For more than 10 years, two concepts have dominated the discussions of manufacturing engineers: 1) Lean and 2) Six Sigma (LSS). These practices have proven incredibly valuable to the companies that implemented them but LSS is not just for manufacturing anymore. Lean Six Sigma holds huge opportunity for aftermarket services as well.
I have been talking about LSS with analysts for several years, hoping to see a real dialog begin about the implications for the aftermarket. Unfortunately, none has been willing to take the lead on this topic (probably because analysts don’t offer a solution to the problem). Therefore, Enigma will start the Lean Six Sigma dialog by sharing the lessons we’ve learned from customers, partners and consultants.
In future blog posts I’ll describe the impact that Lean and Six Sigma can have on the aftermarket and explain why consistency is more important than efficiency. I hope this discussion will shine a light on the importance of LSS initiatives for aftermarket services and in the process help readers take away some knowledge that they can apply within their own company. Consistency and efficiency are critical to improving aftermarket revenues and profits. Lean Six Sigma can teach us how to balance these traits and thereby optimize the service organization.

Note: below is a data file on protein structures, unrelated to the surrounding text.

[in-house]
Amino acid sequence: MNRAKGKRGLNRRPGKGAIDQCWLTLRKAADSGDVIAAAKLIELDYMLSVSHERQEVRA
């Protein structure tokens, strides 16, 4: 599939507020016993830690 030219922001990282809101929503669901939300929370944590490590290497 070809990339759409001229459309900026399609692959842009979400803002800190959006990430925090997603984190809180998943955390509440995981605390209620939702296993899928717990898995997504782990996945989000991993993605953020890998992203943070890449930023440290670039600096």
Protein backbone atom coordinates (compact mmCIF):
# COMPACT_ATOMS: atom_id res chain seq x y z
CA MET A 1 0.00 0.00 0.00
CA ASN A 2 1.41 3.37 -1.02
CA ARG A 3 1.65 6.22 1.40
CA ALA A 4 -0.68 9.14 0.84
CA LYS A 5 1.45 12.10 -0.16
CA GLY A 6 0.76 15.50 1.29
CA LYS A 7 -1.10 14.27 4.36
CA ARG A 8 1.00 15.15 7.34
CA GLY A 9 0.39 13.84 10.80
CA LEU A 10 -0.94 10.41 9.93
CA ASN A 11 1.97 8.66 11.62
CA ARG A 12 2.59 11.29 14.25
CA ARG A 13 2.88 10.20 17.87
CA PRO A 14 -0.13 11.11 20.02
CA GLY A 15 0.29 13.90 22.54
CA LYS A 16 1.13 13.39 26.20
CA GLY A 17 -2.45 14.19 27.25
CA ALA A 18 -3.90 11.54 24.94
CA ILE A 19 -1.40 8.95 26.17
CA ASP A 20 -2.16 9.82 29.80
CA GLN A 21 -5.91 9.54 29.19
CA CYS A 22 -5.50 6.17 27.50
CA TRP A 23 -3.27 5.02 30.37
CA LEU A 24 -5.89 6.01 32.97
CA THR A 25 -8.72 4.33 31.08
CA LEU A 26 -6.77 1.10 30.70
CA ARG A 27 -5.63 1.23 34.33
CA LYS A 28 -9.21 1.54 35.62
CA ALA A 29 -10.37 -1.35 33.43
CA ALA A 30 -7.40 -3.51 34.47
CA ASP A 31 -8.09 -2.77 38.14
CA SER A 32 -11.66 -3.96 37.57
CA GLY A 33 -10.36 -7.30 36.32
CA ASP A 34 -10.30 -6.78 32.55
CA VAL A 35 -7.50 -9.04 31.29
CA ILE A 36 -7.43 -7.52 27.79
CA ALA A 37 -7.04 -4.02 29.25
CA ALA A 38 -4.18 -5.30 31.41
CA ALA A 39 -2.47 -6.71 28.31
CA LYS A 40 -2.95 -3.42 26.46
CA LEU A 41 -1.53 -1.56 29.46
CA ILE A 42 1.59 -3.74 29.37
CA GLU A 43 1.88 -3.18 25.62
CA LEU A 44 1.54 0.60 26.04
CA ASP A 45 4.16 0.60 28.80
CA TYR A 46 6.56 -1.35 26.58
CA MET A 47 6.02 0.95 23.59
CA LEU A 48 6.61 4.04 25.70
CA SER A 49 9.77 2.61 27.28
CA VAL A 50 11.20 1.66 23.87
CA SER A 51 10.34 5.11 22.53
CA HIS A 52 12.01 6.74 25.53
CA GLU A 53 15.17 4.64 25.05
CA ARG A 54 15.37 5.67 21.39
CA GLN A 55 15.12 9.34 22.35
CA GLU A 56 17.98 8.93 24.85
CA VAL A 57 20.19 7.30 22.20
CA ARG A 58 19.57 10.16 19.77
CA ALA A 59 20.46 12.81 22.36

Joe Escobar, the editor over at Aircraft Maintenance Technology, devotes time and thought to the question of attracting and keeping mechanics in the aircraft maintenance industry.
In a post he wrote back in November 2006 on his “Technically Speaking” blog, Escobar raised the question of recruiting young people to pursue a career in aircraft maintenance. This question sparked no less than 52 comments on his post, some as recent as a couple of months ago. Evidently, this is a hot topic. In a follow-up post this week, Escobar summarizes the responses he received and reaches a somber conclusion: many are fed up with the industry and with the way it treats them and would not advise others to become aircraft mechanics.
The aging of the aircraft mechanics workforce is a well-known problem, even if few in the industry are keen on discussing it in public (after all, who wants to annoy the unions?) But if retiring workers are not replaced with enough quality technicians, then this becomes a serious issue for the industry’s future. Airlines have no choice—aircraft must be maintained—so they will have to recruit the necessary number of mechanics—good or bad—to do the job. If the new mechanics are not up to par with the industry’s high quality standards, then two issues need to resolved: 1) capturing the knowledge of the retiring mechanics, and; 2) building adequate training programs to teach this knowledge to the new recruits.